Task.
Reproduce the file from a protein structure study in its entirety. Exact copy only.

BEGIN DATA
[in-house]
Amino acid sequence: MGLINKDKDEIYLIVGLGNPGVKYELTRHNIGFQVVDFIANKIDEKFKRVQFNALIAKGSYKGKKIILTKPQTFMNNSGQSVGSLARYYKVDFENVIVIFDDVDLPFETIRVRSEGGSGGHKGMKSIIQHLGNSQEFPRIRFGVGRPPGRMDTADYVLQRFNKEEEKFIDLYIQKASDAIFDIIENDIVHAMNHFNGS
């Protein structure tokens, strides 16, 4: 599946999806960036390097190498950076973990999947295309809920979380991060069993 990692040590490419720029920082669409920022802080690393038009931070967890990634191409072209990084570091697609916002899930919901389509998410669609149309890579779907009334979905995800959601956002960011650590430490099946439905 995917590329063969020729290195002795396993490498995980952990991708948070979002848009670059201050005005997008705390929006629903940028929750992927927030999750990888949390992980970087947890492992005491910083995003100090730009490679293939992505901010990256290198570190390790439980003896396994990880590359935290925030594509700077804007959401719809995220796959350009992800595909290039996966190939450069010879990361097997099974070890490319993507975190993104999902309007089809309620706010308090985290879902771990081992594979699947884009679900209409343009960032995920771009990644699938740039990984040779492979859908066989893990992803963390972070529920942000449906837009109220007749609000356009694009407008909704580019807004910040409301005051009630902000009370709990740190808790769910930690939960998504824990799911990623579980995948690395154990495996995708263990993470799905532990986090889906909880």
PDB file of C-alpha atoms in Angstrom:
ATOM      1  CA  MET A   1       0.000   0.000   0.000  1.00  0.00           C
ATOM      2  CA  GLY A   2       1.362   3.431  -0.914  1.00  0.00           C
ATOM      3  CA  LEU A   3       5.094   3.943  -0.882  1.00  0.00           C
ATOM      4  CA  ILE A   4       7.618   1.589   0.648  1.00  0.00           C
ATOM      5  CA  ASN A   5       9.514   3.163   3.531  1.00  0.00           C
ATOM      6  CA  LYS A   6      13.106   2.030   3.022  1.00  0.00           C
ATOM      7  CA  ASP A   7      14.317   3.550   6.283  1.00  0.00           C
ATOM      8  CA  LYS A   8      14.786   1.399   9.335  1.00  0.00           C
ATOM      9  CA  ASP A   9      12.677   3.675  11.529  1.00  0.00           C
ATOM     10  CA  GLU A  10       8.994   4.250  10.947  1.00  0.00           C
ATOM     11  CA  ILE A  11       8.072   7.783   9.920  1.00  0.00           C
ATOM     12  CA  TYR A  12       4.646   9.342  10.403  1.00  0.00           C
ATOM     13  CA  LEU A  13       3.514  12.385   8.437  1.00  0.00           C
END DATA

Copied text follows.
[in-house]
Amino acid sequence: MGLINKDKDEIYLIVGLGNPGVKYELTRHNIGFQVVDFIANKIDEKFKRVQFNALIAKGSYKGKKIILTKPQTFMNNSGQSVGSLARYYKVDFENVIVIFDDVDLPFETIRVRSEGGSGGHKGMKSIIQHLGNSQEFPRIRFGVGRPPGRMDTADYVLQRFNKEEEKFIDLYIQKASDAIFDIIENDIVHAMNHFNGS
């Protein structure tokens, strides 16, 4: 599946999806960036390097190498950076973990999947295309809920979380991060069993 990692040590490419720029920082669409920022802080690393038009931070967890990634191409072209990084570091697609916002899930919901389509998410669609149309890579779907009334979905995800959601956002960011650590430490099946439905 995917590329063969020729290195002795396993490498995980952990991708948070979002848009670059201050005005997008705390929006629903940028929750992927927030999750990888949390992980970087947890492992005491910083995003100090730009490679293939992505901010990256290198570190390790439980003896396994990880590359935290925030594509700077804007959401719809995220796959350009992800595909290039996966190939450069010879990361097997099974070890490319993507975190993104999902309007089809309620706010308090985290879902771990081992594979699947884009679900209409343009960032995920771009990644699938740039990984040779492979859908066989893990992803963390972070529920942000449906837009109220007749609000356009694009407008909704580019807004910040409301005051009630902000009370709990740190808790769910930690939960998504824990799911990623579980995948690395154990495996995708263990993470799905532990986090889906909880």
PDB file of C-alpha atoms in Angstrom:
ATOM      1  CA  MET A   1       0.000   0.000   0.000  1.00  0.00           C
ATOM      2  CA  GLY A   2       1.362   3.431  -0.914  1.00  0.00           C
ATOM      3  CA  LEU A   3       5.094   3.943  -0.882  1.00  0.00           C
ATOM      4  CA  ILE A   4       7.618   1.589   0.648  1.00  0.00           C
ATOM      5  CA  ASN A   5       9.514   3.163   3.531  1.00  0.00           C
ATOM      6  CA  LYS A   6      13.106   2.030   3.022  1.00  0.00           C
ATOM      7  CA  ASP A   7      14.317   3.550   6.283  1.00  0.00           C
ATOM      8  CA  LYS A   8      14.786   1.399   9.335  1.00  0.00           C
ATOM      9  CA  ASP A   9      12.677   3.675  11.529  1.00  0.00           C
ATOM     10  CA  GLU A  10       8.994   4.250  10.947  1.00  0.00           C
ATOM     11  CA  ILE A  11       8.072   7.783   9.920  1.00  0.00           C
ATOM     12  CA  TYR A  12       4.646   9.342  10.403  1.00  0.00           C
ATOM     13  CA  LEU A  13       3.514  12.385   8.437  1.00  0.00           C